Executives, lobbyists, and spokespeople for the insurer, which has $7.7 billion in assets (including $4.5 billion in reserves), maintain that for the most part, nothing would change for consumers. They emphasize that the move would allow the company to be more “nimble,” “flexible,” and “competitive.” The company is undertaking a full-court press at the legislature, with 14 lobbyists working to make the case for House Bill 346.

[…] Introduced in mid-March, the bill would allow the company to create a nonprofit parent holding company for Blue Cross NC and any other for-profit subsidiaries. That holding company—essentially a shell company with the same executive team as the insurance entity—could take money built up by the company’s insurance business and “use that money, basically, however, they want to use it,” said Jackie Obusek, the chief deputy commissioner of the state Department of Insurance.

“Even with simple corporate transactions, the devil’s in the details,” Causey said during his press conference. “With this bill, the devil’s in the lack of details.”

He also expressed his belief that if the bill were to pass, it would raise premiums for North Carolina policyholders.

Blue Cross NC says they’ll use the money to purchase companies that can improve the services they offer policyholders. But such purchases would come with almost none of the regulatory oversight the company currently receives from the state Department of Insurance. And Blue Cross NC has been vague about the companies that it would buy.[…]

Jones Street politicians appear to be falling all over themselves to sponsor the  Blue Cross bill.  But the voters are also giving them a little food for thought:

The House bill has 56 sponsors, out of a total of 120 members. Thirty-six state senators out of 50 have sponsored an identical bill filed in that chamber. The House bill is scheduled to be discussed in the House Health Committee, where lawmakers will get a look at a bill that’s been heavily marked up since it was first introduced in late March.  

Health care advocates, some key legislators and Causey remain skeptical, even of the amended bill. In interviews, lawmakers, health economists, and attorneys all questioned Blue Cross NC’s stated intentions.They stressed their belief that restructuring would bring harm and not benefit the taxpayers and premium payers who funded the company for decades.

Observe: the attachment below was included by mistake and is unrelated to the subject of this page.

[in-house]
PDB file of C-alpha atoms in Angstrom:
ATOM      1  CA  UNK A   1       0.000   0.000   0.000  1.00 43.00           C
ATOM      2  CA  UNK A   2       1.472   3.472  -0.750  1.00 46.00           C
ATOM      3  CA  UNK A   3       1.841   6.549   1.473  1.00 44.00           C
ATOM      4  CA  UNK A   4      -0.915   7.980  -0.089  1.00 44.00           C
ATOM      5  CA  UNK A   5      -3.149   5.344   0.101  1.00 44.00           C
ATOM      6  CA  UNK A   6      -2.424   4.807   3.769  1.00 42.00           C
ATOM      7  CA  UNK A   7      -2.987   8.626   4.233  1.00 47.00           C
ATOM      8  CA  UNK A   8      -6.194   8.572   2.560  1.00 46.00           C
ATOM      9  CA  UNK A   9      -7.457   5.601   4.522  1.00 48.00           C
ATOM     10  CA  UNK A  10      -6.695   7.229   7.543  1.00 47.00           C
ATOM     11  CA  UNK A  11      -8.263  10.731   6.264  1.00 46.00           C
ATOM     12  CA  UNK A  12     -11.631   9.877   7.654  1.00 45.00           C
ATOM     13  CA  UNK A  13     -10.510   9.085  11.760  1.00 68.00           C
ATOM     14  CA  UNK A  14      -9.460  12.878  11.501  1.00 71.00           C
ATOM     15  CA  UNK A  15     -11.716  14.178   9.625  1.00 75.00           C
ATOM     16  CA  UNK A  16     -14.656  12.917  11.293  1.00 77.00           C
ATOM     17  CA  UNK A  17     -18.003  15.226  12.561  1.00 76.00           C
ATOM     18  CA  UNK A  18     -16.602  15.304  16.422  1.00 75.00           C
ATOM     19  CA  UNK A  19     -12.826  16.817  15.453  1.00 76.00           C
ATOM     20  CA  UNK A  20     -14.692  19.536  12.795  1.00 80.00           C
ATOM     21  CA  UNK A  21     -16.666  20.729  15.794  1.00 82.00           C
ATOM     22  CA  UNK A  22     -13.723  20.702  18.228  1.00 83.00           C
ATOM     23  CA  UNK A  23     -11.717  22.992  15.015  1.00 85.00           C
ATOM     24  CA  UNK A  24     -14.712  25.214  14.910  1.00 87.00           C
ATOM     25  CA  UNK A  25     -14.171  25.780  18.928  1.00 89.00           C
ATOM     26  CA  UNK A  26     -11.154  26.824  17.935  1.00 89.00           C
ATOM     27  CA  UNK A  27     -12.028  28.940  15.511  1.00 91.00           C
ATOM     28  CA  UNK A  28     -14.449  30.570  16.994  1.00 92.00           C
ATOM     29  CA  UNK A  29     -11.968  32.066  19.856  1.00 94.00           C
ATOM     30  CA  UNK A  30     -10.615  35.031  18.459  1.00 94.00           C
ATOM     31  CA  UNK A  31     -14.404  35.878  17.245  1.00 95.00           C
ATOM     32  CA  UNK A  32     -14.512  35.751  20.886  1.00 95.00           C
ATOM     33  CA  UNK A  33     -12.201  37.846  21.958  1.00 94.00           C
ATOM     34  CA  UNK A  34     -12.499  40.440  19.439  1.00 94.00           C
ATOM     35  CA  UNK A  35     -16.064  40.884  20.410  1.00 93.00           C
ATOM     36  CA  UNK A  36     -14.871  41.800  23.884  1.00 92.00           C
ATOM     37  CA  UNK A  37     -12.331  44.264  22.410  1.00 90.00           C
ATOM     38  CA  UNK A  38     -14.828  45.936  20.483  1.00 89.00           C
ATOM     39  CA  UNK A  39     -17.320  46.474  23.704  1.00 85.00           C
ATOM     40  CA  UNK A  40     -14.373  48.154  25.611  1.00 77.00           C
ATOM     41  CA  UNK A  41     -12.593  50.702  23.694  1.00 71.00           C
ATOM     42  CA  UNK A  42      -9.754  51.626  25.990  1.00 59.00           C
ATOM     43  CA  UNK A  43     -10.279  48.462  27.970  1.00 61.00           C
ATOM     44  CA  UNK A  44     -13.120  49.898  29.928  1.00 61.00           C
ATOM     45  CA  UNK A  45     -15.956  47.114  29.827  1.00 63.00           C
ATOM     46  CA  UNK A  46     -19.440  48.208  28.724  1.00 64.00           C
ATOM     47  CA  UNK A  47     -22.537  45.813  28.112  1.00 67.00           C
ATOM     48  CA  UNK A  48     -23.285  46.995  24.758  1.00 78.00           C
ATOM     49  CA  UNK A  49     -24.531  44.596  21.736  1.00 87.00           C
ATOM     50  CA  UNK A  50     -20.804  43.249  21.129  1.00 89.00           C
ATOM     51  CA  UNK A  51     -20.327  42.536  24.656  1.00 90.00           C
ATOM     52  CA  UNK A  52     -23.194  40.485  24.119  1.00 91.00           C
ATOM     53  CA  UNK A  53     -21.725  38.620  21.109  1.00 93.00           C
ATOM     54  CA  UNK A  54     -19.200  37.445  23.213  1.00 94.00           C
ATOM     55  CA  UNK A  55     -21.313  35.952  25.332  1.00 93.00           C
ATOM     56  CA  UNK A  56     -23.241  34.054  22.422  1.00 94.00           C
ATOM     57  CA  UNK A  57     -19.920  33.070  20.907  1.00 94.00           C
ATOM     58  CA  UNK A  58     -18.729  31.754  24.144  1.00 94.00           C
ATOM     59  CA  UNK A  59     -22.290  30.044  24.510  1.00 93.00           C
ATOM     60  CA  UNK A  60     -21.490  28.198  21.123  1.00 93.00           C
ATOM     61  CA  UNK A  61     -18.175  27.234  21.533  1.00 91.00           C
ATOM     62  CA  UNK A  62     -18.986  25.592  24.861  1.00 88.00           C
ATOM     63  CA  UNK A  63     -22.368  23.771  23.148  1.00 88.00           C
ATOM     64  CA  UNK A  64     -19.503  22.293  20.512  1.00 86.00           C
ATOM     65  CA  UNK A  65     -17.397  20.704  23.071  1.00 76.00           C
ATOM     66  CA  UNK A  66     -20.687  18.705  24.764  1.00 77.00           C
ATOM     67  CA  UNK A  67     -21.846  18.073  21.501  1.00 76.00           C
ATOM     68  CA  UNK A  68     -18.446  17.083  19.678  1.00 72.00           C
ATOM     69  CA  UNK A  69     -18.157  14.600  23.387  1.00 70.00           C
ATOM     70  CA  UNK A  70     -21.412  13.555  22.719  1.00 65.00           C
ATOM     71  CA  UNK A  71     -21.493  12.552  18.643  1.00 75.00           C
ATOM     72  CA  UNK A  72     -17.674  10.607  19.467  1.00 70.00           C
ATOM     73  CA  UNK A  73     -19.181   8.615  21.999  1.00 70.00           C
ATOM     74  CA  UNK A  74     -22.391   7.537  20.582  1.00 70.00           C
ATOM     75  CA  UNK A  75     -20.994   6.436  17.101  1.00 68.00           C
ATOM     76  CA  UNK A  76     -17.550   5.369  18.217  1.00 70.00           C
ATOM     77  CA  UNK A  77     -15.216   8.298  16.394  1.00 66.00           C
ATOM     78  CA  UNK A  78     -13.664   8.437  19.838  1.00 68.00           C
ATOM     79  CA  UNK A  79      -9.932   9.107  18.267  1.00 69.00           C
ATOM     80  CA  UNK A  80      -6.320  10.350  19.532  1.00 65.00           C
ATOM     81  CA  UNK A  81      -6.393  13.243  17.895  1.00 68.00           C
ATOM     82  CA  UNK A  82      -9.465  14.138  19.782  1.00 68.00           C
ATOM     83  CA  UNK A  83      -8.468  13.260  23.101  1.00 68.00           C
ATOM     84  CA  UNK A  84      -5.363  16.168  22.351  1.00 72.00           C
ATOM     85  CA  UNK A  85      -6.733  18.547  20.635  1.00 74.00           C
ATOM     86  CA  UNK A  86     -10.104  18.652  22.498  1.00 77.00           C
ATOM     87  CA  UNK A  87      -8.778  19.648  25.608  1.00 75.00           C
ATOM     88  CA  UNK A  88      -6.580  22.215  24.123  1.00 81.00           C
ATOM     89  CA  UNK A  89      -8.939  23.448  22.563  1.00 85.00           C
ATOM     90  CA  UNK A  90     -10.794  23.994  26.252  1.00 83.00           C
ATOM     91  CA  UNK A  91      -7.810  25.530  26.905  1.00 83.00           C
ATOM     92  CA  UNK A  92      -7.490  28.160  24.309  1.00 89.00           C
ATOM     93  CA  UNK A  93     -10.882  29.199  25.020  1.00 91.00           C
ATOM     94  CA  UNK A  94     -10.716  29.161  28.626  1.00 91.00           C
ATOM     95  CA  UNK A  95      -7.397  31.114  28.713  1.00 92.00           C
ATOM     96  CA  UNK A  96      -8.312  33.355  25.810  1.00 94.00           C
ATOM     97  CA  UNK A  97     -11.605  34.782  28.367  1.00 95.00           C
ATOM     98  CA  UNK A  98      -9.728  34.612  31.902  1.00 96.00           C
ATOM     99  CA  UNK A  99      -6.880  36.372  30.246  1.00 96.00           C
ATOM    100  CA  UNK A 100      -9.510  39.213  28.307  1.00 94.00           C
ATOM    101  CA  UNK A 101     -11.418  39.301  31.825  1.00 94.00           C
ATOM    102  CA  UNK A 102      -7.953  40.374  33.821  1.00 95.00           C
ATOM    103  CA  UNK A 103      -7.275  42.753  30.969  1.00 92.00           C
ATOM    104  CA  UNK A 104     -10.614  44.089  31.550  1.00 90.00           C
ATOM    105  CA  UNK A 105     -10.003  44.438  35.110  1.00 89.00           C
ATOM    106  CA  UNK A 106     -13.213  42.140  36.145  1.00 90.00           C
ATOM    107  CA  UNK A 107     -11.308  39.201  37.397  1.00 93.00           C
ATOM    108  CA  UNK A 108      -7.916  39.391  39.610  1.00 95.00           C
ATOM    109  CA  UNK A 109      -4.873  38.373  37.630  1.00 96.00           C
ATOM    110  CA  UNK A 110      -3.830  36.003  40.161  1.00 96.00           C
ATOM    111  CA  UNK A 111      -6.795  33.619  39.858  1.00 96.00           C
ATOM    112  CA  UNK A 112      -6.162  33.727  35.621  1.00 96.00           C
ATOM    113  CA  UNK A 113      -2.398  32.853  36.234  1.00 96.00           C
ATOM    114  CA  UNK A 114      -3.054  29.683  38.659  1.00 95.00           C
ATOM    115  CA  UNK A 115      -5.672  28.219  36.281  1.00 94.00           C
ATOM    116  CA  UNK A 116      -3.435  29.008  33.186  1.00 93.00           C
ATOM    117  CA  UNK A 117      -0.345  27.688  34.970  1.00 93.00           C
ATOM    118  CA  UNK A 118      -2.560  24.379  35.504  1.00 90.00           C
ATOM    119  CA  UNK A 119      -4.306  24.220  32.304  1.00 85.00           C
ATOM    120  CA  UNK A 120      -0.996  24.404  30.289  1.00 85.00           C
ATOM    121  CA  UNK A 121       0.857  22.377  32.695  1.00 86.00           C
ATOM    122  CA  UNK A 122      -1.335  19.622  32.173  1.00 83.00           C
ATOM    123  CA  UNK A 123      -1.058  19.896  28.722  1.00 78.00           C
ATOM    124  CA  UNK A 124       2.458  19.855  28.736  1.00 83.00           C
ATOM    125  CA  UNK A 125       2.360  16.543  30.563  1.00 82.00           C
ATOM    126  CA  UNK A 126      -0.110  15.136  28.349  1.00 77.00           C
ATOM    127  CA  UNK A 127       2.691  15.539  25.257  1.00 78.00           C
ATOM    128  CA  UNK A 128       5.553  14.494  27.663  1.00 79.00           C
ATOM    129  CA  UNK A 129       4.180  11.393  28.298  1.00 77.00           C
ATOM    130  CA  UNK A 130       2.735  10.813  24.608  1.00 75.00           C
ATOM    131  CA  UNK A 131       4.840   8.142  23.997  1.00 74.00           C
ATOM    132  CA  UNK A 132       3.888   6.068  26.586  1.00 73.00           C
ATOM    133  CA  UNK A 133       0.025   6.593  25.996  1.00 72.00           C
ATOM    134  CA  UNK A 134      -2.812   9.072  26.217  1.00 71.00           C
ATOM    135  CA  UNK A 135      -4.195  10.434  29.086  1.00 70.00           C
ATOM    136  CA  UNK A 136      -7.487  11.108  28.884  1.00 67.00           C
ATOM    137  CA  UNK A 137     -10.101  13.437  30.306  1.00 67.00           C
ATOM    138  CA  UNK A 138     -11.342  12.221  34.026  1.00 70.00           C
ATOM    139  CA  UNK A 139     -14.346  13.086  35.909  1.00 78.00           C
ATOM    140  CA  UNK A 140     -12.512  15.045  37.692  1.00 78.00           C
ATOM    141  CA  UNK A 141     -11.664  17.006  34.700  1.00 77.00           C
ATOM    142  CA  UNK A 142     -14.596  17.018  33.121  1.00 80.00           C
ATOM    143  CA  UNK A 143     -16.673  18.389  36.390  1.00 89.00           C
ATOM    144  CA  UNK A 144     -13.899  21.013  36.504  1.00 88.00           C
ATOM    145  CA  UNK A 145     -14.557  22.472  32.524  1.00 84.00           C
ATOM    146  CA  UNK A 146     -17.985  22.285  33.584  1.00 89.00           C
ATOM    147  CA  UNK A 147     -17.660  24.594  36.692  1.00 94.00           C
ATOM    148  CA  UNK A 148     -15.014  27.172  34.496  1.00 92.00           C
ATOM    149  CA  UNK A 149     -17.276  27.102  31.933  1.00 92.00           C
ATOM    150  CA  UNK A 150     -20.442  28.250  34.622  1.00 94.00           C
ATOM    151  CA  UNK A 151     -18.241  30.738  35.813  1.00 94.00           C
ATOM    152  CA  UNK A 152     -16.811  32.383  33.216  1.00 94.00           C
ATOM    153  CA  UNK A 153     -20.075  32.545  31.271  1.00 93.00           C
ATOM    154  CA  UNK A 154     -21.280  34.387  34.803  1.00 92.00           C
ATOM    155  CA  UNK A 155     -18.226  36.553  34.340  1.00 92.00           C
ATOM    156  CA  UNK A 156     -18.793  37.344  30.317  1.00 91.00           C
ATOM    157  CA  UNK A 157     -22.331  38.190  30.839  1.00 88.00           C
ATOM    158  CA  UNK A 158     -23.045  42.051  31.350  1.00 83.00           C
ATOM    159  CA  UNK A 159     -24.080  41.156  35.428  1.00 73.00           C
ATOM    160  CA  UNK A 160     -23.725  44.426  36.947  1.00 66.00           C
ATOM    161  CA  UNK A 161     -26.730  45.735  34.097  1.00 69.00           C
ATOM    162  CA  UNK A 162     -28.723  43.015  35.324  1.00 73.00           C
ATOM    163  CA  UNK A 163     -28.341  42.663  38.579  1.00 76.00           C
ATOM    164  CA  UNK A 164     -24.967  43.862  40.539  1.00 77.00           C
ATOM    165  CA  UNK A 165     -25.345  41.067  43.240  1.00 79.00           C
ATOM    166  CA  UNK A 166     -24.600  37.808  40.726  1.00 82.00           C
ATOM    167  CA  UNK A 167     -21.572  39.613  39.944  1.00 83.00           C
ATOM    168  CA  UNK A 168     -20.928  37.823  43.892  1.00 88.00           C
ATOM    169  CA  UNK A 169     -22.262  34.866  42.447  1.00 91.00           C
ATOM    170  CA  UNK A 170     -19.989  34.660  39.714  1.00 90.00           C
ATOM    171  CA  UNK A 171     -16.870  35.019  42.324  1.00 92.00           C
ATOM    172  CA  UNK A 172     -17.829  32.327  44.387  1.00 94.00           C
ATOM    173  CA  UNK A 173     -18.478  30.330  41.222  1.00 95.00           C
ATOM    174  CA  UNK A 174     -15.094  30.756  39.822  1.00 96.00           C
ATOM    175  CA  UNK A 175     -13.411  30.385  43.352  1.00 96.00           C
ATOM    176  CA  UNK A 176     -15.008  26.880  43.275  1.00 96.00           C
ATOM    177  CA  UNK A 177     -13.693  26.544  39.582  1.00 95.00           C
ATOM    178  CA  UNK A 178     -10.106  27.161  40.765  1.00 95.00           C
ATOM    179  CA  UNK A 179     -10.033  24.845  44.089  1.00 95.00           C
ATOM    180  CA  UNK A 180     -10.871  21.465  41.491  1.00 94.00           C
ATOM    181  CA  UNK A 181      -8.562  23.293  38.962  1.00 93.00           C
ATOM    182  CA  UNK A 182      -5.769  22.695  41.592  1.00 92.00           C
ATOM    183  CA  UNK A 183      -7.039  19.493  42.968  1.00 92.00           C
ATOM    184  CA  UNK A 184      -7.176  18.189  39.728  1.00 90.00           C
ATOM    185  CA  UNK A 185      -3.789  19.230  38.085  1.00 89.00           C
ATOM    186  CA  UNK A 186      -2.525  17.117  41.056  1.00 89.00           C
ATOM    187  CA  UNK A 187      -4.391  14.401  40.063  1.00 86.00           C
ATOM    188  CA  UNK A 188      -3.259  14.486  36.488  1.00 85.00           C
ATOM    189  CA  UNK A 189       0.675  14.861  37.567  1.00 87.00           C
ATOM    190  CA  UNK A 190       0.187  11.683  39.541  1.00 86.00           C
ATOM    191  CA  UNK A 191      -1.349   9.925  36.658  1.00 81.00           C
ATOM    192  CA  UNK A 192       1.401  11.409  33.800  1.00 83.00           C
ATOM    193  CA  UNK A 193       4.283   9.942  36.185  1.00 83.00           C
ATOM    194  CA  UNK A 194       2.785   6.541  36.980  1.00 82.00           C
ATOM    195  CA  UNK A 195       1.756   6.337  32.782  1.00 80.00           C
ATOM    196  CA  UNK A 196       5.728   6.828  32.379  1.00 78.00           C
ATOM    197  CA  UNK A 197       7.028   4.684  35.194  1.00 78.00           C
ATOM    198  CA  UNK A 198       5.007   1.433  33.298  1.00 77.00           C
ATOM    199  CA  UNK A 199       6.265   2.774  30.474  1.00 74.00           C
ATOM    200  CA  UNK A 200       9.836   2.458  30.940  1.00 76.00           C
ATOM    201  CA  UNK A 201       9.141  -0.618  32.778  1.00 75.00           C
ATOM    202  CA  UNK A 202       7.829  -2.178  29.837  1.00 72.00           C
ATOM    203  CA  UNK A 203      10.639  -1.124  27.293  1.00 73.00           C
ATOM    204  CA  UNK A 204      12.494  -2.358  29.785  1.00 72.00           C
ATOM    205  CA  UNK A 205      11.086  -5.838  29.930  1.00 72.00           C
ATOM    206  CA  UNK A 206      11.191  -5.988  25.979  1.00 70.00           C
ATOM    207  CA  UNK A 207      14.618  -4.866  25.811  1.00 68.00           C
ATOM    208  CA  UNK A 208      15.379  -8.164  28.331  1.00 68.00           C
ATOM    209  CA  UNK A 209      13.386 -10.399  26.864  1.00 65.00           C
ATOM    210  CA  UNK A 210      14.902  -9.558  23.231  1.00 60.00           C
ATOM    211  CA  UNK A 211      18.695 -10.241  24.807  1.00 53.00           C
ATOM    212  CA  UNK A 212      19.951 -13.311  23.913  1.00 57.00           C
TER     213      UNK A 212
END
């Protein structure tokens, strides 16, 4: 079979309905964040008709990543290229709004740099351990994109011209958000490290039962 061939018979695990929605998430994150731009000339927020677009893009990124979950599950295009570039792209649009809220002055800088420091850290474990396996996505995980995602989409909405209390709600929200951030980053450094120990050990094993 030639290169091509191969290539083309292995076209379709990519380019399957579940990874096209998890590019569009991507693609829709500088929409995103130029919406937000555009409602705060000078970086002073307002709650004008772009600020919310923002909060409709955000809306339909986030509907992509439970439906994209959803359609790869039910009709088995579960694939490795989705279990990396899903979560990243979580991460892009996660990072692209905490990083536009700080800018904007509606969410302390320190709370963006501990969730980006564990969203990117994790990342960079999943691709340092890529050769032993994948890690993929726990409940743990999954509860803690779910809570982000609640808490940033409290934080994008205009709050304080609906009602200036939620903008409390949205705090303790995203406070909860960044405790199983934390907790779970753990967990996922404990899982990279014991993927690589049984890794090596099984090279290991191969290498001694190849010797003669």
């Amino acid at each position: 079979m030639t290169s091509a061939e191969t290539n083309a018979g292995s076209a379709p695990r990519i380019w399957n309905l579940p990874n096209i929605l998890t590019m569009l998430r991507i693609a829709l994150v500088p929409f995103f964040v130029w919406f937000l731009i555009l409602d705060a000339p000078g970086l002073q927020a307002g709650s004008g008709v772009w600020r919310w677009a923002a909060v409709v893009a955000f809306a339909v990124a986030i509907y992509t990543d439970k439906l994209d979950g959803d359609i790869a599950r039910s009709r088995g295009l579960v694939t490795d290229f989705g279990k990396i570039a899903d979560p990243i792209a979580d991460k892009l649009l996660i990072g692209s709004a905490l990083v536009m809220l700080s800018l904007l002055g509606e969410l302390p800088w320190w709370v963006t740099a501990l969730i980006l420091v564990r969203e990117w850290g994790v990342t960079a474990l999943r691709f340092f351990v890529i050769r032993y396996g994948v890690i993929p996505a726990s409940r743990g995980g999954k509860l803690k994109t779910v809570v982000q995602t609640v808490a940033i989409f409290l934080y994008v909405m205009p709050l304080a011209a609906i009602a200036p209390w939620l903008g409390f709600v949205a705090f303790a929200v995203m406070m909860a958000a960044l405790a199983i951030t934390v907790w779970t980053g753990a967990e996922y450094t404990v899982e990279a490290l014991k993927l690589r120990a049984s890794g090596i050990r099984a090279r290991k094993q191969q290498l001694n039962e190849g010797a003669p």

House Health co-chair Rep. Donna White, a Republican from Johnston County, spoke after Causey at his press conference and said her phone has “absolutely burned up” with people contacting her to oppose the bill.

Another skeptic is Rep. Donny Lambeth, a Republican from Winston-Salem, co-chair of the House Health Committee, and a retired hospital president.

“‘Look, guys, you’re big. You’ve done a lot of good things in North Carolina, but people are concerned with your size and what you’re up to,’” Lambeth said he told the company’s lobbyists. “You’ve got to be able to answer what is it that you’re up to. Because people don’t trust Blue Cross. I’m just laying it out flat.”[…]

The state House gave Blue Cross exactly what they wanted today with an overwhelming vote of approval for the legislation.  The NO votes came primarily from a coalition of Freedom Caucus members and the more liberal members of the House.

Now, it’s up to the Senate — where it appears Blue Cross has the votes it needs already lined up.

If there are no amendments passed by the Senate, the bill goes to the governor.   I talked with some opponents of the legislation today. They suggest that citizens concerned about the legislation call their senators,  the Senate leadership, AND the governor.

Commissioner Causey told me today that his office is “reviewing all our options” in the event that the legislation passes the General Assembly and wins approval from Cooper.